Despite High Interest Rates, Berkshire Hathaway Is Bullish On Homebuilders

While Berkshire Hathaway has been mostly selling stocks throughout most of the year, the Warren Buffet-led firm made a significant investment in three homebuilders in Q2, which signals a long-term vote of confidence for the industry during a time when the broader housing market continues to show signs of stress.

Berkshire invested a combined $814 million in D.R. Horton (DHI), Lennar (LEN), and NVR (NVR), according to a recent 13F filing. While many investors closely monitor Berkshire’s activity due to Buffet’s track record of success, it’s not clear which of the firm’s investment managers handled the transaction.

D.R. Horton made up the majority stake of the homebuilder equity acquisition with 6 million shares valued at $726 million at the time of purchase, a nod to the company’s upside potential in the current market.

The homebuilder is seeing a major spike in business as housing inventory remains low. With high interest rates, many would-be sellers are reluctant to sacrifice their low rates and as a result, many are electing to stay put and demand is far outweighing available homes. Companies like D.R. Horton should continue to benefit from increasing demands for new construction. The firm sold over 4,000 single-family homes to Pretium Partners in a $1.5 billion deal last quarter and as of July, sales have been up over 70% since Q4 of 2022 with no signs of cooling off any time soon.

However, high interest rates are weighing on buyers too, so D.R. Horton has been highly focused on developing a rent-to-own model and single-family rentals. Over the last 3 years, the firm has invested over $1 billion into these initiatives. Multi-family and single-family rentals are expected to generate $800 million in revenue for the firm this year.

As of mid-September, D.R. Horton and Lennar’s stocks are up roughly 28% on the year, and NVR is up almost 35%.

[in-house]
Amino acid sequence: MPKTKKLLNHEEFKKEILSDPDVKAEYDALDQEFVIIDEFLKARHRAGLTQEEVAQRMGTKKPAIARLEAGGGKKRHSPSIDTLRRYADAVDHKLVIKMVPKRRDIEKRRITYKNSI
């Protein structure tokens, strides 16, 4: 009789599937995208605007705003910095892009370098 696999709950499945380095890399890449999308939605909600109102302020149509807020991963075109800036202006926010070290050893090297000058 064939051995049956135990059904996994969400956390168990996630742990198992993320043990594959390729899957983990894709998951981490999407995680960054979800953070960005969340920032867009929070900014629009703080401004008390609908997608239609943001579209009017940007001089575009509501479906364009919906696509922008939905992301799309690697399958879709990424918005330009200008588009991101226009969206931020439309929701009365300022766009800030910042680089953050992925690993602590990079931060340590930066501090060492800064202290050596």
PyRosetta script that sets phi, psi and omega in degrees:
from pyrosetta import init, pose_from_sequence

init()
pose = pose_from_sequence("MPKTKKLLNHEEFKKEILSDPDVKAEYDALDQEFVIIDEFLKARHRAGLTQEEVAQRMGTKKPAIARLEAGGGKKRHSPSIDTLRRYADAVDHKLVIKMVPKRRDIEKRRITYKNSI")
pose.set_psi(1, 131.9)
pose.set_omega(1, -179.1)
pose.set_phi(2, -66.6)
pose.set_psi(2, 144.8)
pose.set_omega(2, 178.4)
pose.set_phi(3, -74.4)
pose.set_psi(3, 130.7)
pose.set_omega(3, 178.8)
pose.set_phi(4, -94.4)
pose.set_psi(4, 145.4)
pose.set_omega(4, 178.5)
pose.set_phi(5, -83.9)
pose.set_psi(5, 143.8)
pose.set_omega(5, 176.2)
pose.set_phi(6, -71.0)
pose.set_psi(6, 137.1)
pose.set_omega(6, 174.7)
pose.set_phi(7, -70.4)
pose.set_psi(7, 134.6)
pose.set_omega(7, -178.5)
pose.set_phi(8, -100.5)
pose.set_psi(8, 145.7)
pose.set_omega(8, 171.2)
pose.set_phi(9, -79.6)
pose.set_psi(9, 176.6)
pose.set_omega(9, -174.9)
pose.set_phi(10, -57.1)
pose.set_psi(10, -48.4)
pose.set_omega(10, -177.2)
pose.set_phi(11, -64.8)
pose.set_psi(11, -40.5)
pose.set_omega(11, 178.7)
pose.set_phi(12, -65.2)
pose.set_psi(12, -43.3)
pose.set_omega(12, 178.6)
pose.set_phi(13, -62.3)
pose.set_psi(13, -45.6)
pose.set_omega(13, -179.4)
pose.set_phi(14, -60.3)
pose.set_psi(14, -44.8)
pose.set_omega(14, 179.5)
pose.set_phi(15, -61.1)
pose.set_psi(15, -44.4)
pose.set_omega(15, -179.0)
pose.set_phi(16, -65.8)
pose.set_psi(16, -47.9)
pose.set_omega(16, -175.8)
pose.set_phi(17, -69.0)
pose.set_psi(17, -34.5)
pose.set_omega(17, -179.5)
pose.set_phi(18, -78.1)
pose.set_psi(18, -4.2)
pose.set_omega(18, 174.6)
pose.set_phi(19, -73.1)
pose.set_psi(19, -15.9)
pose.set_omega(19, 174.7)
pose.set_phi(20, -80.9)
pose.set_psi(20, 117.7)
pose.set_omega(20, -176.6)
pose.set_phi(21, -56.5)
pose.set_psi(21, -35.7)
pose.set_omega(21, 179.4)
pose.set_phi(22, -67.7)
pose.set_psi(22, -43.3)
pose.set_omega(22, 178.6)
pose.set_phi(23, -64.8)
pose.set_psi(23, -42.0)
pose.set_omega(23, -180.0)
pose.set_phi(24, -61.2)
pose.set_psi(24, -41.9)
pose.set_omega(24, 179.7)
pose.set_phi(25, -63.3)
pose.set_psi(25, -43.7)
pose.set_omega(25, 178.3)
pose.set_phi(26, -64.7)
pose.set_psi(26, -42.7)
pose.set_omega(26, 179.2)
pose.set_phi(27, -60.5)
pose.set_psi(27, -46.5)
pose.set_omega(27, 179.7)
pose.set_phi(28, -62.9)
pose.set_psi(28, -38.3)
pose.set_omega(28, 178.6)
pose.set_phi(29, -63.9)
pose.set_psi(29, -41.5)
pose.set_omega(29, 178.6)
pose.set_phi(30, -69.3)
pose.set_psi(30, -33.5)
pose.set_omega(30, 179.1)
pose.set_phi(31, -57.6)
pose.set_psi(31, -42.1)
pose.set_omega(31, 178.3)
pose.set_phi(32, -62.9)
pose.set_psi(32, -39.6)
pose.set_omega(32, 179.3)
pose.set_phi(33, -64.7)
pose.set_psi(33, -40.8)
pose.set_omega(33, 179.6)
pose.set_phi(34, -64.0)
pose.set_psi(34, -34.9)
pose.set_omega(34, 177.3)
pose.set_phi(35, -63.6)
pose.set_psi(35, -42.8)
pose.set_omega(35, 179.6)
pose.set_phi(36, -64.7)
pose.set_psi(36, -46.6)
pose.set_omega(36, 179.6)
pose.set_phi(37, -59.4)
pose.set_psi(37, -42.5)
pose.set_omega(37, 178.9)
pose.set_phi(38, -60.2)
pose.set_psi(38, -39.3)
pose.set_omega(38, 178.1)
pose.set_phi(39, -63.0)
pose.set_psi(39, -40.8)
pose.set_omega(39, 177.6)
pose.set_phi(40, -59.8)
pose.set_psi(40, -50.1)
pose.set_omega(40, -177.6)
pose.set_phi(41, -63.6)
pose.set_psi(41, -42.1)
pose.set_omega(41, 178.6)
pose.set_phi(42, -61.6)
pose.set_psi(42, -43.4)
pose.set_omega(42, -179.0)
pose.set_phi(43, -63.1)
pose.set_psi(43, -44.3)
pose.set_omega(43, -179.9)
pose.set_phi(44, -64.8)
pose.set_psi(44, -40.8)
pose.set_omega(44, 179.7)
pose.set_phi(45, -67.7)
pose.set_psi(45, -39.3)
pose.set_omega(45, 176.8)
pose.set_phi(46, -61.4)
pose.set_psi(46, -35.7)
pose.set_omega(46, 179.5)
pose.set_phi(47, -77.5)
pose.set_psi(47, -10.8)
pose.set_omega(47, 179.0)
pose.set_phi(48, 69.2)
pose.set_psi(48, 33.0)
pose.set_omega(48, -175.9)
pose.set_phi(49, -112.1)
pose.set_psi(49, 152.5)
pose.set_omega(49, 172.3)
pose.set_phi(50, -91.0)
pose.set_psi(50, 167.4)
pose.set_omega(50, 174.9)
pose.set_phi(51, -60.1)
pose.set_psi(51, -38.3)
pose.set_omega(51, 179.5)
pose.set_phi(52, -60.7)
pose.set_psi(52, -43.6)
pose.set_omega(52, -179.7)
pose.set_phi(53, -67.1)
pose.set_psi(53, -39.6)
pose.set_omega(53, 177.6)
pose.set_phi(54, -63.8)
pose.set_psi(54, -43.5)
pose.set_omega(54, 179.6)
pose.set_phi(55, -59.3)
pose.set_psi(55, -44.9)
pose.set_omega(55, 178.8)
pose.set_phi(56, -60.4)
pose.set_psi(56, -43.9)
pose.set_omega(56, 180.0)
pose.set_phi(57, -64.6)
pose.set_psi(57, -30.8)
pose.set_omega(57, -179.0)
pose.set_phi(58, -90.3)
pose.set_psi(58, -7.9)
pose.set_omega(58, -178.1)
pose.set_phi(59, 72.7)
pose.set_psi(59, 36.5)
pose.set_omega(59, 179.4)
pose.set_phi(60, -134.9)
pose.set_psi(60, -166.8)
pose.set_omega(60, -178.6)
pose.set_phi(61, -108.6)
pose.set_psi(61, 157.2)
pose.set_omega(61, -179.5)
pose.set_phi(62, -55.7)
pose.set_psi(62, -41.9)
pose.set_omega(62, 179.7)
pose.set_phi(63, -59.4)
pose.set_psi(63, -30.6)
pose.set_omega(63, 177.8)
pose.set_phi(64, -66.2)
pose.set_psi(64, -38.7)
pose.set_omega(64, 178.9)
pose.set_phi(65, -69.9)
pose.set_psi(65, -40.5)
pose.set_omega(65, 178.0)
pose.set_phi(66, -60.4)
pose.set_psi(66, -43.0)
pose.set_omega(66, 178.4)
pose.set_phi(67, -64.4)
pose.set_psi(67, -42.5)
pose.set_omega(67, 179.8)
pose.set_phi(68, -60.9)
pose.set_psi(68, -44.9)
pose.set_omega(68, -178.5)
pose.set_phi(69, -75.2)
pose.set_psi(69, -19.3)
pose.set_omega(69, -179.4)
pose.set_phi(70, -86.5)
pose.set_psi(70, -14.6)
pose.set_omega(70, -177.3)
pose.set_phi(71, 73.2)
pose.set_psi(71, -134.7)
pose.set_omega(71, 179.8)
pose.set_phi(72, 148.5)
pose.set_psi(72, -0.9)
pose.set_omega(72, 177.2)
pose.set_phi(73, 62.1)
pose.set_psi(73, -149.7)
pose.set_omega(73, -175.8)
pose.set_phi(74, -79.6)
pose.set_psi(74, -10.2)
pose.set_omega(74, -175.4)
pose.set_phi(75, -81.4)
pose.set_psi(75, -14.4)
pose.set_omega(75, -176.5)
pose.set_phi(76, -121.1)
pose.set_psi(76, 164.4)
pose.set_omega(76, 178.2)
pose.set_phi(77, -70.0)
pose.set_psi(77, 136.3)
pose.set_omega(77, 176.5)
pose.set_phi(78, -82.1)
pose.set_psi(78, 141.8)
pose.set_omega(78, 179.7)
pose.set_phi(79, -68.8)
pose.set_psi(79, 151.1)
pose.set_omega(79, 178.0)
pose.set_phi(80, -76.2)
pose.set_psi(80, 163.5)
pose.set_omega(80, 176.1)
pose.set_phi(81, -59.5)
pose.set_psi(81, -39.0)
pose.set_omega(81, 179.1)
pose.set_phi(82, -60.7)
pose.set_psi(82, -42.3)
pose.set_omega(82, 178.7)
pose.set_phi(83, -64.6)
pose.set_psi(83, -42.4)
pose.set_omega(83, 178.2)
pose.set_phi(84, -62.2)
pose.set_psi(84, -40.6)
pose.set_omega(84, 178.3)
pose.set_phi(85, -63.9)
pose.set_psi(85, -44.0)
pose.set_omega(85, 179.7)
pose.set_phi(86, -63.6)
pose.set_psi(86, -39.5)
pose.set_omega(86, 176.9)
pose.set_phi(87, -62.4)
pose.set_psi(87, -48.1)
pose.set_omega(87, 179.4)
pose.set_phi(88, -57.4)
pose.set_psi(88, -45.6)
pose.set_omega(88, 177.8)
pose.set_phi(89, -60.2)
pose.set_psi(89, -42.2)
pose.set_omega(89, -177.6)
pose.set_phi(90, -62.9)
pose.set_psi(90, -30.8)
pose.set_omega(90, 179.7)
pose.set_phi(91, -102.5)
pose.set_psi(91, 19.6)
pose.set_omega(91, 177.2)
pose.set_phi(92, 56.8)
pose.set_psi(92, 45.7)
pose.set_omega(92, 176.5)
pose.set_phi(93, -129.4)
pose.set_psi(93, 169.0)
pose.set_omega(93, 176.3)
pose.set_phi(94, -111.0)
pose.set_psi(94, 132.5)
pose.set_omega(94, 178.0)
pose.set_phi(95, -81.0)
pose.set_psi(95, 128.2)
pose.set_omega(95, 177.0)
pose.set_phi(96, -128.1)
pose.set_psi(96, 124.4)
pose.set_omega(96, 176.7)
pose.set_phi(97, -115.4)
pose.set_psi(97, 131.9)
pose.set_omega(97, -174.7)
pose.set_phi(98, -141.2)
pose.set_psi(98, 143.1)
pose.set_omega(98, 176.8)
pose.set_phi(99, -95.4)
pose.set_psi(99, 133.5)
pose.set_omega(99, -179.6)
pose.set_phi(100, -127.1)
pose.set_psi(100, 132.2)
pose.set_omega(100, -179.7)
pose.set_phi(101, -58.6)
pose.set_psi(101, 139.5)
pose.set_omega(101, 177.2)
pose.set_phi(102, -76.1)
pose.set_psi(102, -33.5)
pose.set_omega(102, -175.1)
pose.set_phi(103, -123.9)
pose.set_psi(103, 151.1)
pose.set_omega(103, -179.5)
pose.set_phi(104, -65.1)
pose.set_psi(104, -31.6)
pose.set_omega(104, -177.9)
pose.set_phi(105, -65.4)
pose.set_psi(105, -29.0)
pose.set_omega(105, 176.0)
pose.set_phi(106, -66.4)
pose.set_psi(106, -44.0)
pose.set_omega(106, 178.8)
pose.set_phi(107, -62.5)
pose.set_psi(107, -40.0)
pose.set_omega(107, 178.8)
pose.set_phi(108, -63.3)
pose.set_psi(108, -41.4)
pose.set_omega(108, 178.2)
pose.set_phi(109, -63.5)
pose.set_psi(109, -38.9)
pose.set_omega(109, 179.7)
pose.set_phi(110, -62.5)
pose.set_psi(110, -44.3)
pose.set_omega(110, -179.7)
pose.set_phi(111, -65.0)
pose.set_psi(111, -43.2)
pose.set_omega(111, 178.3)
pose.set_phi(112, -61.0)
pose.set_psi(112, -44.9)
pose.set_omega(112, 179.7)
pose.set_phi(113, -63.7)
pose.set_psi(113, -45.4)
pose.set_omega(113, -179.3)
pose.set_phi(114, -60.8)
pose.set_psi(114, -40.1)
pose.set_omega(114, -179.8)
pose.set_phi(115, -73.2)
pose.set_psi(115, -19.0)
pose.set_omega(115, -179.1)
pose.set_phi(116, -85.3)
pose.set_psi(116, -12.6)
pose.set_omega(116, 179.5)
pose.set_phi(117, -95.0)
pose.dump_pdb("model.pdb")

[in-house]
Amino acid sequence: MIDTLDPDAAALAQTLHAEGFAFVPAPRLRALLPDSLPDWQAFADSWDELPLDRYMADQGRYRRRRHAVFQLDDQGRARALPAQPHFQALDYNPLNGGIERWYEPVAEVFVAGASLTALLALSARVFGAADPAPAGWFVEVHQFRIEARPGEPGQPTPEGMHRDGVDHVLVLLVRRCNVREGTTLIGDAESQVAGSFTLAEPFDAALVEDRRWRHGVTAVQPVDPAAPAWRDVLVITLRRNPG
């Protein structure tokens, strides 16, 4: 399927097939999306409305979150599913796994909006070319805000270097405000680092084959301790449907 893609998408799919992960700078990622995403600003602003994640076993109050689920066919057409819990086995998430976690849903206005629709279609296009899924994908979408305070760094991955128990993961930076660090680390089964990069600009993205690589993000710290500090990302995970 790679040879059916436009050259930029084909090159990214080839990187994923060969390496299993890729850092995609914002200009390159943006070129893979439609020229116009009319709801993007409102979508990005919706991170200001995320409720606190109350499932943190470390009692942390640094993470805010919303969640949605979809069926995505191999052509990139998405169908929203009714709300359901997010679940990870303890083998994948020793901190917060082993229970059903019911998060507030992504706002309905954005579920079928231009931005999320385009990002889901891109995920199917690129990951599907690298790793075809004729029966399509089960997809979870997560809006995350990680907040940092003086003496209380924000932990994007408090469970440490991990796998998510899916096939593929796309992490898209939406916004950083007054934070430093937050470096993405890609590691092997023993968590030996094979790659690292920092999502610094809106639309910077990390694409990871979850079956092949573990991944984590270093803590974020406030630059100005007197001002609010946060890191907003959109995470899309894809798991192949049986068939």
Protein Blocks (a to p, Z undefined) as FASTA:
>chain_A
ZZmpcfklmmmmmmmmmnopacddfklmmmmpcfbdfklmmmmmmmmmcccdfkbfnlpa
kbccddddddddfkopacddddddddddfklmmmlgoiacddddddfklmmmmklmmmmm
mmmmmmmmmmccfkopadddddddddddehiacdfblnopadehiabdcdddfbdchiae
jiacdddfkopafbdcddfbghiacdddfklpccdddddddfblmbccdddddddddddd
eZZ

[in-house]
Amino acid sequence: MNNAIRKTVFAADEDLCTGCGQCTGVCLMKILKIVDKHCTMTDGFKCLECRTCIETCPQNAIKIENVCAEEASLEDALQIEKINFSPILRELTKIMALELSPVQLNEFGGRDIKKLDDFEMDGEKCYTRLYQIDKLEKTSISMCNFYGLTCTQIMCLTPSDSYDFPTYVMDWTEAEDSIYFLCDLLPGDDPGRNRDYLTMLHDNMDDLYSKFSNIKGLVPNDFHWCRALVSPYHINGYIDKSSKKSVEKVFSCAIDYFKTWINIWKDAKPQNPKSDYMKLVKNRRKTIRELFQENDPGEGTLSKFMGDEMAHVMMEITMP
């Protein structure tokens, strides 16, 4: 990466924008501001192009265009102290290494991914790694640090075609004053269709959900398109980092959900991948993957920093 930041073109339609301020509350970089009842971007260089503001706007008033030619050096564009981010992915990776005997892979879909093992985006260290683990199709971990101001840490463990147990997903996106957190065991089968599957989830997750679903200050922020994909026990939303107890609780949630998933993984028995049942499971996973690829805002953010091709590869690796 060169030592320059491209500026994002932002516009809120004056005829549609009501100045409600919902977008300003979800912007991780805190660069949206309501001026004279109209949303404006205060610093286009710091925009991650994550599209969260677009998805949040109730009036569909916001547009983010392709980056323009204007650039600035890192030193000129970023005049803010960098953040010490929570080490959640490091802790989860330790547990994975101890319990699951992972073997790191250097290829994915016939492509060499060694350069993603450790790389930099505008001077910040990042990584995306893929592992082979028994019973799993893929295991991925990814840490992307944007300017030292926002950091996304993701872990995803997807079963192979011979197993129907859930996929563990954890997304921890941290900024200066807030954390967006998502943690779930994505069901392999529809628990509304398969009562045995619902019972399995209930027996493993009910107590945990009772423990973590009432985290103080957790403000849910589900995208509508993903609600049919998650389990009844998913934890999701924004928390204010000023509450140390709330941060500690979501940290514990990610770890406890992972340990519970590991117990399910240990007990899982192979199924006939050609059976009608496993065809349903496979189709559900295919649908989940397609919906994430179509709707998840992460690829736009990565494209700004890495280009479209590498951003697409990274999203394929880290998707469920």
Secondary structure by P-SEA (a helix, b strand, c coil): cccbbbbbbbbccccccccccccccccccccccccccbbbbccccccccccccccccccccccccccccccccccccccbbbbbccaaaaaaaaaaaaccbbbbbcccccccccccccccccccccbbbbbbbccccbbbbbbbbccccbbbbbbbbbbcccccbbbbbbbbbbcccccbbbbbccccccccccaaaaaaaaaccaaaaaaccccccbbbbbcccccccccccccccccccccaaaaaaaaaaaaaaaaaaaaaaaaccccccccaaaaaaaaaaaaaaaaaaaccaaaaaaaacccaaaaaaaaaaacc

Despite the long-term vote of confidence from Berkshire, the housing market has been showing some recent signs of distress. The average 30-year fixed mortgage rate jumped from 2.8% in February of 2021 to 7.6% in August, which led to a significant drop in homebuilder sentiment this month. The index fell 6 points to 50, which is teetering on the edge of negative territory.

Mortgage refinance and home equity borrowing has slowed drastically due to high interest rates, which also means many home remodeling and renovation projects have taken a backseat. Home Depot announced a 2% drop in sales last quarter — a trend that is also expected to continue throughout the year.

Many of Berkshire’s homebuilding and remodeling businesses are facing pressure due to high interest rates. Clayton Homes, Berkshire Hathaway HomeServices brokerage, and Benjamin Moore Paint all posted lower Q2 earnings, and Berkshire has warned of further declines throughout the year. However, the company’s recent investments signal a potential long-term upside in the industry.

Still, the purchase represents a very small portion (0.25%) of the firm’s $353.4 billion portfolio.

Despite the recent stock purchase, Berkshire has been in selling mode throughout most of the year. The company unloaded $7.98 million in stocks last quarter and $10.4 billion in Q1. It exited positions in Occidental Petroleum (OXY), Capital One Financial (COF), and reduced its stake in Chevron (CVX); however, the top 10 positions in the firm’s portfolio, including Apple and Bank of America, were unchanged.

While the overall housing market is facing significant headwinds, Berkshire Hathaway’s recent investments signal some potential long-term upside for homebuilders as we head into 2024.